The Quincy Valley Medical Center may have seen bluer skies than the ones hovering above last week as the fate of its hospital levy lay in the hands of a few voters, but CEO Glenda Bishop says there are reasons to be optimistic. For starters, the levy will appear on a ballot again in November.

The Quincy Valley Medical Center (QVMC) maintenance and operations levy fell short of passing in the Aug. 3 Primary Election due to low voter turnout.

In order for the levy to pass, state law requires two parts: a passing percentage and a vote validation threshold.

The passing percentage is 60 percent “yes” votes and the threshold is at least 40 percent of the previous election’s turnout.

While the levy received 65.75 percent “yes” votes, it fell short of the 40 percent voter turnout from the last election.

Bishop said she knew it would be difficult to pass the levy in the primary because primary elections tend to have lower turnouts than general elections.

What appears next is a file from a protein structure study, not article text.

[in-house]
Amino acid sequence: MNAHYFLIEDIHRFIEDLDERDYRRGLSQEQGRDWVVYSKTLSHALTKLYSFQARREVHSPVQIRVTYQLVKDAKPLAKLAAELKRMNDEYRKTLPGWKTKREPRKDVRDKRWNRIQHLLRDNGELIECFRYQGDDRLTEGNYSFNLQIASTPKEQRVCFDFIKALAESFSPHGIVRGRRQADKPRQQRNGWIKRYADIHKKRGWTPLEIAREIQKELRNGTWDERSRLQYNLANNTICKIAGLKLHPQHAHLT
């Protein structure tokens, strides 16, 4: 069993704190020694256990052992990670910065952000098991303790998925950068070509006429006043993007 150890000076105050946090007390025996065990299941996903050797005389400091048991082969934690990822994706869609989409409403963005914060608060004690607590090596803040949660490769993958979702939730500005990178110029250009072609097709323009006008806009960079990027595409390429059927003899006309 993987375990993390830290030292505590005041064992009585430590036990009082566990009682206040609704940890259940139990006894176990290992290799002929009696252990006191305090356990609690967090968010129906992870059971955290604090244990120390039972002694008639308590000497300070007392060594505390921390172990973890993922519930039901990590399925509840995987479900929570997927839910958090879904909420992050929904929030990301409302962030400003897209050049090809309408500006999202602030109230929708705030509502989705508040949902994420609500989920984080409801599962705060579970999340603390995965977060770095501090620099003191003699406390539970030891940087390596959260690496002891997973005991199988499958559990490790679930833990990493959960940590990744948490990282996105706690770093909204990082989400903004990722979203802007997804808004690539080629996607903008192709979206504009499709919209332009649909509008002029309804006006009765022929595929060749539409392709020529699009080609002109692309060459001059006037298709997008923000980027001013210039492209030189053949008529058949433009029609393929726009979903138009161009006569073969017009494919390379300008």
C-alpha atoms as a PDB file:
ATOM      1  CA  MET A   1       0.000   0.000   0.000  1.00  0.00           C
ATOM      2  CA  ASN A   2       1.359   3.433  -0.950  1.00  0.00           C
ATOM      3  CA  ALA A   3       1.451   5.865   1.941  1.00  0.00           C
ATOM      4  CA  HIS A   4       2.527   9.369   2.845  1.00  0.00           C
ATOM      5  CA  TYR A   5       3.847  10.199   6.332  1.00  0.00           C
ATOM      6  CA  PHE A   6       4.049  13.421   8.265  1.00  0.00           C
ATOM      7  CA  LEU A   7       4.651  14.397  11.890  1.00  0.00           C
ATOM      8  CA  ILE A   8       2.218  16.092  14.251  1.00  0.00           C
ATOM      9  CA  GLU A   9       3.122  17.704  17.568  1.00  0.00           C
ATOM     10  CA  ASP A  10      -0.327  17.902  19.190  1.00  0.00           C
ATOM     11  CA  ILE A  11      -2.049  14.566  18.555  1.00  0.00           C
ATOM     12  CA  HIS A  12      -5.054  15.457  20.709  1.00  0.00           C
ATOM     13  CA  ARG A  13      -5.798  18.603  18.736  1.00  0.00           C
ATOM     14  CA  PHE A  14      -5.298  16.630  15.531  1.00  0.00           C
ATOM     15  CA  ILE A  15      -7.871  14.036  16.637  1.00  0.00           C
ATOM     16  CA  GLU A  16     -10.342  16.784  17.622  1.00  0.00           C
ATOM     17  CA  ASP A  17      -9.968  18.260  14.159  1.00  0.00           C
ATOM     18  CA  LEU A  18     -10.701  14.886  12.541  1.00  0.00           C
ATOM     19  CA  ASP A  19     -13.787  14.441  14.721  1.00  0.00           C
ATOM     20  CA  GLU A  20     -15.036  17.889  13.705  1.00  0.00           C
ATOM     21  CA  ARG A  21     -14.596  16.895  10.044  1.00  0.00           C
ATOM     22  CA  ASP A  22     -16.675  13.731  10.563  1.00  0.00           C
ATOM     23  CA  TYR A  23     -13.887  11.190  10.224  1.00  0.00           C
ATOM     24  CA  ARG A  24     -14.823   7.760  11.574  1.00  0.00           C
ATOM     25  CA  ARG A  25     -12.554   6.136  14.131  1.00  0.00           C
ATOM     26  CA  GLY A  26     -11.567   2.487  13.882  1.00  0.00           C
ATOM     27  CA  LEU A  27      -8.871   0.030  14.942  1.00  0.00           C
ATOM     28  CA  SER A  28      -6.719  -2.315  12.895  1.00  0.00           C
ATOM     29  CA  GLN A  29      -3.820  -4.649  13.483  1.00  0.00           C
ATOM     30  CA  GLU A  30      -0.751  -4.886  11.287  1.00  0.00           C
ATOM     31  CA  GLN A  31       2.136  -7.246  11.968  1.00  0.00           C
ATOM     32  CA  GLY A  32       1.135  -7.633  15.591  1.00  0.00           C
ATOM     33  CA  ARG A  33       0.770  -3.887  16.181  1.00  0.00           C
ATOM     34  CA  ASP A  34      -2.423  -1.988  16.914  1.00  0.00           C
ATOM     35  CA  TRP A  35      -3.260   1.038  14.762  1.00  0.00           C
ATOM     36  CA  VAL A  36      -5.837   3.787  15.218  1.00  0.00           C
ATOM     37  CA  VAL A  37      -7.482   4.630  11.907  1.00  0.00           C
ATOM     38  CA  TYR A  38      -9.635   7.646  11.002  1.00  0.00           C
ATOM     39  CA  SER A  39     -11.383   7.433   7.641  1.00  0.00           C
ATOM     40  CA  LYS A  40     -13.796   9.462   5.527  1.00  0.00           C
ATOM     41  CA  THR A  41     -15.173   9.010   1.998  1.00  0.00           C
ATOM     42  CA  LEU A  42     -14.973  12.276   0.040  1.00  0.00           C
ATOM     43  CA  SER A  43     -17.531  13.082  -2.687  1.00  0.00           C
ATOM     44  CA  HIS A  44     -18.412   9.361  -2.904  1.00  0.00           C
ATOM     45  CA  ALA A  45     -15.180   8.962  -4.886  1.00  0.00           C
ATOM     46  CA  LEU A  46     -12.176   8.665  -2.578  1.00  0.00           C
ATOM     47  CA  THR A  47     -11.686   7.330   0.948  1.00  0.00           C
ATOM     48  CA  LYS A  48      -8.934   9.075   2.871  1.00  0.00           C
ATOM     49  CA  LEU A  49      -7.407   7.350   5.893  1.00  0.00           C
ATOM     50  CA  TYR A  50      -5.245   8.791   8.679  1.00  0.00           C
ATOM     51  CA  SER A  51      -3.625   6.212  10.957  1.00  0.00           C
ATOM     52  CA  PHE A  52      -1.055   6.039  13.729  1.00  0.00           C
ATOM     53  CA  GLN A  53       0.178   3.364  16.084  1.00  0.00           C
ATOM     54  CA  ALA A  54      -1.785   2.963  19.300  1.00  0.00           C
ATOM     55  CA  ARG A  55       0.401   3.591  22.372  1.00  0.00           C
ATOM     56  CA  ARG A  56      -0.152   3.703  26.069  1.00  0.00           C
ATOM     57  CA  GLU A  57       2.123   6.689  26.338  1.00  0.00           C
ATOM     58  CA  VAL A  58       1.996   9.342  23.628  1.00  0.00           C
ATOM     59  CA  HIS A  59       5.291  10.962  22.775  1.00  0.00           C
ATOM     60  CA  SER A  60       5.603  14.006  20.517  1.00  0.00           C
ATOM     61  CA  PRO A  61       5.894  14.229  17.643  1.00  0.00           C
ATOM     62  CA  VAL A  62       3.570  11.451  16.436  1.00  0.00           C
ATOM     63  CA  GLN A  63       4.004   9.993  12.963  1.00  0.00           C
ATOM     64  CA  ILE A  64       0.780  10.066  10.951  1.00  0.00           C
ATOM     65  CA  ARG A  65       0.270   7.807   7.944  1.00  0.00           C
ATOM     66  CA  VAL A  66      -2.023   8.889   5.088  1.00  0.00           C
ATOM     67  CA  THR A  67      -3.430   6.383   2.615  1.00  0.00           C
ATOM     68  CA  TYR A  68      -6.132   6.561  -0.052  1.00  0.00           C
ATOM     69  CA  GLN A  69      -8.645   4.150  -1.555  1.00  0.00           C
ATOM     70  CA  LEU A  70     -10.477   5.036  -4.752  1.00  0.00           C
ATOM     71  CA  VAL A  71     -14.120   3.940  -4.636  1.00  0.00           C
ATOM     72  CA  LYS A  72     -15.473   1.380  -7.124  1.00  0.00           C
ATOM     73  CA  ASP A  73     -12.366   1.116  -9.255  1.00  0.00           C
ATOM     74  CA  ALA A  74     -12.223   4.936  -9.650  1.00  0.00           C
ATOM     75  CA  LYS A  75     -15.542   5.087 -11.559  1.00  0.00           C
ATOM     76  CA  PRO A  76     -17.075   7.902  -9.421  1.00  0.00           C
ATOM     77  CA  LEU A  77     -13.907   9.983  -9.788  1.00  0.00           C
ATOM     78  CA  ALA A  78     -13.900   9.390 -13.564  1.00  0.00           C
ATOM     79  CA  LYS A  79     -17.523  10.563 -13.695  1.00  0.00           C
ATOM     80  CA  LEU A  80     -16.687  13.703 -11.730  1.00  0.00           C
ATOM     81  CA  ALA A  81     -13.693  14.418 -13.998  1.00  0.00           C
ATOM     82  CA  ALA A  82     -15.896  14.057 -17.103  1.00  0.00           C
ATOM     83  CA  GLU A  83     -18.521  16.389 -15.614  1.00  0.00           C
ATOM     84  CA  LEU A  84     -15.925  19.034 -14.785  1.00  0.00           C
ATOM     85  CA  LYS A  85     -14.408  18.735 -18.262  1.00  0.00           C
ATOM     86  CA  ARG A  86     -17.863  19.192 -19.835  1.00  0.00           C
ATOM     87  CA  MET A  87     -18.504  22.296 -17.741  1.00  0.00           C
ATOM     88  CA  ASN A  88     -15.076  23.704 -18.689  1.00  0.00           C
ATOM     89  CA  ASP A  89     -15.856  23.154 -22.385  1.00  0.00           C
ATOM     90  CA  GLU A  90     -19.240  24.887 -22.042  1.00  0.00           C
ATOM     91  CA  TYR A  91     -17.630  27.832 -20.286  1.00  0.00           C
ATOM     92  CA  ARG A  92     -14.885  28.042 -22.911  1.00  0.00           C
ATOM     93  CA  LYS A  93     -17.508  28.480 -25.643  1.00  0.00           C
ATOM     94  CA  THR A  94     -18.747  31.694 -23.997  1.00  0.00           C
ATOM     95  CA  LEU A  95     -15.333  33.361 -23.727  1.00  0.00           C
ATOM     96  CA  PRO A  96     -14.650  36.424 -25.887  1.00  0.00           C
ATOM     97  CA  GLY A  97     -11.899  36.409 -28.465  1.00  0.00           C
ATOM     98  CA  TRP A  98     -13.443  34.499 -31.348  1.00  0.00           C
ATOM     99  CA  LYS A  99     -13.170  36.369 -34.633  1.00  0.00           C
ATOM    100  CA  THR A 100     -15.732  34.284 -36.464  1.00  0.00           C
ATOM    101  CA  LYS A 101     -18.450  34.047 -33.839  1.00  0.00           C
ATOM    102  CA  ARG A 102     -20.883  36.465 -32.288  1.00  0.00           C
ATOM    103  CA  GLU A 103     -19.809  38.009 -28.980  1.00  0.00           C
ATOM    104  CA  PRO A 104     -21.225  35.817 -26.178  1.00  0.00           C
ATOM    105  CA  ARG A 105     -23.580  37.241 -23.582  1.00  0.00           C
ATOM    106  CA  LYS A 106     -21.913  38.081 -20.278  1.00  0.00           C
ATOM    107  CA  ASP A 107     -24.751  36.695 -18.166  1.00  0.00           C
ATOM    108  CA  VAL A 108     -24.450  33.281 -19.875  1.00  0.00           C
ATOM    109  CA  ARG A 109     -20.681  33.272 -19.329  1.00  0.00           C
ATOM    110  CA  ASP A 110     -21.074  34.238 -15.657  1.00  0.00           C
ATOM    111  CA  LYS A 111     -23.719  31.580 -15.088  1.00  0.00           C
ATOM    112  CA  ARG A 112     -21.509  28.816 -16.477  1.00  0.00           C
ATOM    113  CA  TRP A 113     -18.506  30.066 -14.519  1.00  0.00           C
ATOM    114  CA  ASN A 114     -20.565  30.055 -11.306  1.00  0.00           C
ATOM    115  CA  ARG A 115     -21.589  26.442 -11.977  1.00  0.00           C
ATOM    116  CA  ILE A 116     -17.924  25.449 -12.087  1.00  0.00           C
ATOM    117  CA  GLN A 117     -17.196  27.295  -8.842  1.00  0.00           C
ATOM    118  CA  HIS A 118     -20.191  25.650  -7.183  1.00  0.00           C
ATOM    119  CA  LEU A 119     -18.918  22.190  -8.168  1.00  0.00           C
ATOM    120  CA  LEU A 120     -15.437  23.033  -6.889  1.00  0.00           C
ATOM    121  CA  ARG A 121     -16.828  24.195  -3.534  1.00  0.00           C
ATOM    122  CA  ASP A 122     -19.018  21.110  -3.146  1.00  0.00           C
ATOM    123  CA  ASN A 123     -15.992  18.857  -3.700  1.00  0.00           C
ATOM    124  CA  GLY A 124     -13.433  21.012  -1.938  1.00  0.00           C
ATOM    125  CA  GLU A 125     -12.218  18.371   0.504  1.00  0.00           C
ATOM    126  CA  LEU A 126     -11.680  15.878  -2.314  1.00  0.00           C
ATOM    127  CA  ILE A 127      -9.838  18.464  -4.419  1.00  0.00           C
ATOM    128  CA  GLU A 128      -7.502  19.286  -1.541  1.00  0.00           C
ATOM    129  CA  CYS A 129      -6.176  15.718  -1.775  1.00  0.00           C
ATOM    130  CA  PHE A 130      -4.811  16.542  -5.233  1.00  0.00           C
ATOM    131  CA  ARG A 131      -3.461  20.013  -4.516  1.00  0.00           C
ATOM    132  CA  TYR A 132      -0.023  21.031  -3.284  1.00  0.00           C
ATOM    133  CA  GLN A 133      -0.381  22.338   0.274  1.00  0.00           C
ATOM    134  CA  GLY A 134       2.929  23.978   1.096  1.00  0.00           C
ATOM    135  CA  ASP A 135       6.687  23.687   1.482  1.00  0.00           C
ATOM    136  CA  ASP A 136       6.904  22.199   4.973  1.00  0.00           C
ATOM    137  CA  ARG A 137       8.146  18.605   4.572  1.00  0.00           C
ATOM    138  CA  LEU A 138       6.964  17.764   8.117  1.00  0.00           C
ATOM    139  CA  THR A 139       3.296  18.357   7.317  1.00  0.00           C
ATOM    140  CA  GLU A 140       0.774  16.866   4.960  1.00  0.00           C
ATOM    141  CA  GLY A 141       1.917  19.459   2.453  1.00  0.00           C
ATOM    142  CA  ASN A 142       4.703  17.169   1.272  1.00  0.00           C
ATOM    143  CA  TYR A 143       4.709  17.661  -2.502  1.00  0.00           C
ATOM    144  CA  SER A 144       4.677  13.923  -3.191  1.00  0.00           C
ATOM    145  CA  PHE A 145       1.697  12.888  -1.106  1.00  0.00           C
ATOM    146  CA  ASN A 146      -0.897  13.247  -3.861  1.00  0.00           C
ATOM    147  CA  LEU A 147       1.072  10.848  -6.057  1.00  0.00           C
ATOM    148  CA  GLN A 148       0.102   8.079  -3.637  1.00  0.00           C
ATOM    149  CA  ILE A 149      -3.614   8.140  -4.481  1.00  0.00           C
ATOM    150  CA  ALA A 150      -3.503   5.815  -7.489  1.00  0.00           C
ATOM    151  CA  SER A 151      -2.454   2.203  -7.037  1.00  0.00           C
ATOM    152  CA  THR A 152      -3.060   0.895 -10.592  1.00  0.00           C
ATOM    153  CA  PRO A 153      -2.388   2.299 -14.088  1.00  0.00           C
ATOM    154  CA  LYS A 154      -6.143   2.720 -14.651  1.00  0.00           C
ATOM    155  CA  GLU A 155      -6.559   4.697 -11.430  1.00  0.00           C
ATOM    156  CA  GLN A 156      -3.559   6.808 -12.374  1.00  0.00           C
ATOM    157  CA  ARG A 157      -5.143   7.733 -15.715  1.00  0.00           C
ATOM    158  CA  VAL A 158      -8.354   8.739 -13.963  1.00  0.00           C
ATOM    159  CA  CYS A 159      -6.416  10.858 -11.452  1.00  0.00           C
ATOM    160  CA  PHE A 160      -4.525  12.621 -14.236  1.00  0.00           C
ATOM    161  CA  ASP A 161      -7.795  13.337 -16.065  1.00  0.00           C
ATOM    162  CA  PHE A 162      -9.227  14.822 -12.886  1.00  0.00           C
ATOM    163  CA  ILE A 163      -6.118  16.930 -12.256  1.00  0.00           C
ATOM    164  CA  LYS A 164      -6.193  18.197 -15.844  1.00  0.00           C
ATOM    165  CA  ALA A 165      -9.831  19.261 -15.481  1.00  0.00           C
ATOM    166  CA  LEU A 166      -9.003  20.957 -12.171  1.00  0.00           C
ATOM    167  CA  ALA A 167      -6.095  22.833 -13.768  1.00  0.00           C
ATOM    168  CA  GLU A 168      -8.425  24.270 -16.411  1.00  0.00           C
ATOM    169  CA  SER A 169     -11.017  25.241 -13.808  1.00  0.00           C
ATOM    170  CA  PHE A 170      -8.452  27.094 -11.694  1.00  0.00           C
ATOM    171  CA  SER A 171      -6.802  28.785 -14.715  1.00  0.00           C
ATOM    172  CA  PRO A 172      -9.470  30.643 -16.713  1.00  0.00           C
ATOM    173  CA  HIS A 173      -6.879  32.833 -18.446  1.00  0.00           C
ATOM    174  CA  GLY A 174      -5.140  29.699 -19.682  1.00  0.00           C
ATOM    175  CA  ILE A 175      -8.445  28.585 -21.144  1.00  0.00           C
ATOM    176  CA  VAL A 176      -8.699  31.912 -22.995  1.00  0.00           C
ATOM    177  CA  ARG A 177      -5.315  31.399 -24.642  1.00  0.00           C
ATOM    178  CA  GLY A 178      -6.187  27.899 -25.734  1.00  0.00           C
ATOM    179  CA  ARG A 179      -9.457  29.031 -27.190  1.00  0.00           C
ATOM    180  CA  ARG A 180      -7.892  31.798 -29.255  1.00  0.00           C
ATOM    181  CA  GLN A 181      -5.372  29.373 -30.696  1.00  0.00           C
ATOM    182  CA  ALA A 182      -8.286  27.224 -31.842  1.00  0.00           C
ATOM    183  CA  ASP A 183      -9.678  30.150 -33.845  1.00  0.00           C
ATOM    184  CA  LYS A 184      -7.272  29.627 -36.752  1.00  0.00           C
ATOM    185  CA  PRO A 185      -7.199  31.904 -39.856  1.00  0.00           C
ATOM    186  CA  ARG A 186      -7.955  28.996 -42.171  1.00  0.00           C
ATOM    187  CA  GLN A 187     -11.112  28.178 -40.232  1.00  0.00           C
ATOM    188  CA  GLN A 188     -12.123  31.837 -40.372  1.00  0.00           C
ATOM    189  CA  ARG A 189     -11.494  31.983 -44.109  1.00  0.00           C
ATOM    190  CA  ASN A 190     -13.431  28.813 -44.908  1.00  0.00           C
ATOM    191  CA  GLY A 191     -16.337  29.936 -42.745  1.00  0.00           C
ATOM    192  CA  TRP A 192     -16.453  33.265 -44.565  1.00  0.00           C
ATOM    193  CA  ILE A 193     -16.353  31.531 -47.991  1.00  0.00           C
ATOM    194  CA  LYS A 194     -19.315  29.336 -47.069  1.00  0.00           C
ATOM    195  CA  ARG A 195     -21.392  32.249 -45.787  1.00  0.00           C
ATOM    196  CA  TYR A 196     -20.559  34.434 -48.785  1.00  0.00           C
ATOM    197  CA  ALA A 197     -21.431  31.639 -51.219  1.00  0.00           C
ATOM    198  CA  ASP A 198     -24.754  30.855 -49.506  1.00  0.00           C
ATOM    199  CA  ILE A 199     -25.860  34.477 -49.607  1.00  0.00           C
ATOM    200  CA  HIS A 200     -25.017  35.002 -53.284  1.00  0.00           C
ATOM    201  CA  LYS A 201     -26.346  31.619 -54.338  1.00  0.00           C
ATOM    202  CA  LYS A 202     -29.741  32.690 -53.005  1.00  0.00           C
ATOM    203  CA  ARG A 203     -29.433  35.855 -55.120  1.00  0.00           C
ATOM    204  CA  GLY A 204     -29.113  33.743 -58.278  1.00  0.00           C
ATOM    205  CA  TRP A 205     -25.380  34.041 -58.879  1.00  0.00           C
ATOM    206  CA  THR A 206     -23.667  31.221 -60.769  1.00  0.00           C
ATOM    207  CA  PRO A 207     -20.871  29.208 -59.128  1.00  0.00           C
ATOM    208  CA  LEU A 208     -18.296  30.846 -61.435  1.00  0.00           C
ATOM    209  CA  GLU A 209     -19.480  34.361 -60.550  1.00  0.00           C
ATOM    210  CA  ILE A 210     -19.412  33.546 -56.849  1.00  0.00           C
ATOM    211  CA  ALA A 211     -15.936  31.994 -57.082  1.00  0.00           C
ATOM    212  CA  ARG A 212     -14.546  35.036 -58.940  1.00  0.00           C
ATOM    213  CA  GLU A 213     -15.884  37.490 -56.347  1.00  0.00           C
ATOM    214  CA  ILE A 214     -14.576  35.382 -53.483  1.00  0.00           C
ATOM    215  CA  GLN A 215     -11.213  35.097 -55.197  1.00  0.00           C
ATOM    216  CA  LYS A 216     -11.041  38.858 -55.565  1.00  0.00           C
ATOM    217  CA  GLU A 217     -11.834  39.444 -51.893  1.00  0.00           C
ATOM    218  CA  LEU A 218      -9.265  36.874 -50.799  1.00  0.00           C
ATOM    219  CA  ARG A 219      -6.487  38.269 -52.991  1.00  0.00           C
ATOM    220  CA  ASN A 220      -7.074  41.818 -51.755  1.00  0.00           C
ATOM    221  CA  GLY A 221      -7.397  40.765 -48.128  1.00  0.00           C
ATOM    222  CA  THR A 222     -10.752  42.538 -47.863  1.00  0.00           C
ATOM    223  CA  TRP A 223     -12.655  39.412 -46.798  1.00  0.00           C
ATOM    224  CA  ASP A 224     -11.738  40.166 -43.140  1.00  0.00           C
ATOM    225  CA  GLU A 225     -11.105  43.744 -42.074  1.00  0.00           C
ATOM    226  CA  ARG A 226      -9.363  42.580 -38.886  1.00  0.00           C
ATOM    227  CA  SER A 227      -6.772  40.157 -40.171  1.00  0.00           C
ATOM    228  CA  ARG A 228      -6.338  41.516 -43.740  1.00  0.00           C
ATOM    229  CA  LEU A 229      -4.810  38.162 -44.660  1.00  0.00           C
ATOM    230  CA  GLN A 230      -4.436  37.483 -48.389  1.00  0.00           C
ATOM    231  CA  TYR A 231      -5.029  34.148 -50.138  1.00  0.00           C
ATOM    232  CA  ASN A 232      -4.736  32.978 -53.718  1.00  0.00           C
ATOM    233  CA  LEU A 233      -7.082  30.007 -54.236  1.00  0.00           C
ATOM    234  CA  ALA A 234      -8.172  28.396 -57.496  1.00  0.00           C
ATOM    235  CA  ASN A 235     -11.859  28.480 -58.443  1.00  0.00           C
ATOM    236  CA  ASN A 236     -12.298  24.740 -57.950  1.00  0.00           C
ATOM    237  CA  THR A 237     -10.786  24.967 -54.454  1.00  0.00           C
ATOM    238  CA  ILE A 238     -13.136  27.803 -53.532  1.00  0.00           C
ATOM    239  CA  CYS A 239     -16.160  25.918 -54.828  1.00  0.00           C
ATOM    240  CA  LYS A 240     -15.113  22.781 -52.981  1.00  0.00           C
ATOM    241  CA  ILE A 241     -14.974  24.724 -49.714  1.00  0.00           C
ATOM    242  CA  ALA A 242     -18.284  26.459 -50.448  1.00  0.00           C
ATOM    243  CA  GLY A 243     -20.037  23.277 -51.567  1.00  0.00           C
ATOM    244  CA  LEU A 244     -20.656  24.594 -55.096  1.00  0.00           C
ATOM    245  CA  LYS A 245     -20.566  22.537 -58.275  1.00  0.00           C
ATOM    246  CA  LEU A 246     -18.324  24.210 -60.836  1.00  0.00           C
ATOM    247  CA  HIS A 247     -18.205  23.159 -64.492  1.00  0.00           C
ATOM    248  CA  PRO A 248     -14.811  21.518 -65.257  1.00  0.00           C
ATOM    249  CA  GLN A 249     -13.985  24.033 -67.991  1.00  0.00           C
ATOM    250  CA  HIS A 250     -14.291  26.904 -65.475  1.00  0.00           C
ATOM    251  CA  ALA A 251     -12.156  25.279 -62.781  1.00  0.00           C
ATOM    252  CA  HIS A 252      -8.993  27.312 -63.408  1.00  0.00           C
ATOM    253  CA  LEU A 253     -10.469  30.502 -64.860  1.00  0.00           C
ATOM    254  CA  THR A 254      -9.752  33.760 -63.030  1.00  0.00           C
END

The most recent election was the 2020 presidential election. Bishop said that presidential elections have high turnouts because they tend to polarize voters.

This means levy supporters had to battle an even higher-than-usual voter turnout.

Grant County had a voter turnout of 79.2 percent in the Nov. 3, 2020 election while the most recent Aug. 3 primary only saw a 28.14 percent voter turnout.

The levy still has another chance to pass because it will appear on the Nov. 2 ballot with the exact same proposal of $825,000.

Bishop said she has high hopes it will pass in November and that she feels thankful for the 65 percent voter approval that the levy received in the primary.

If the levy passes, the taxes will be collected in 2022 and will go toward covering the gap between funding and the cost of existing programs and operations.

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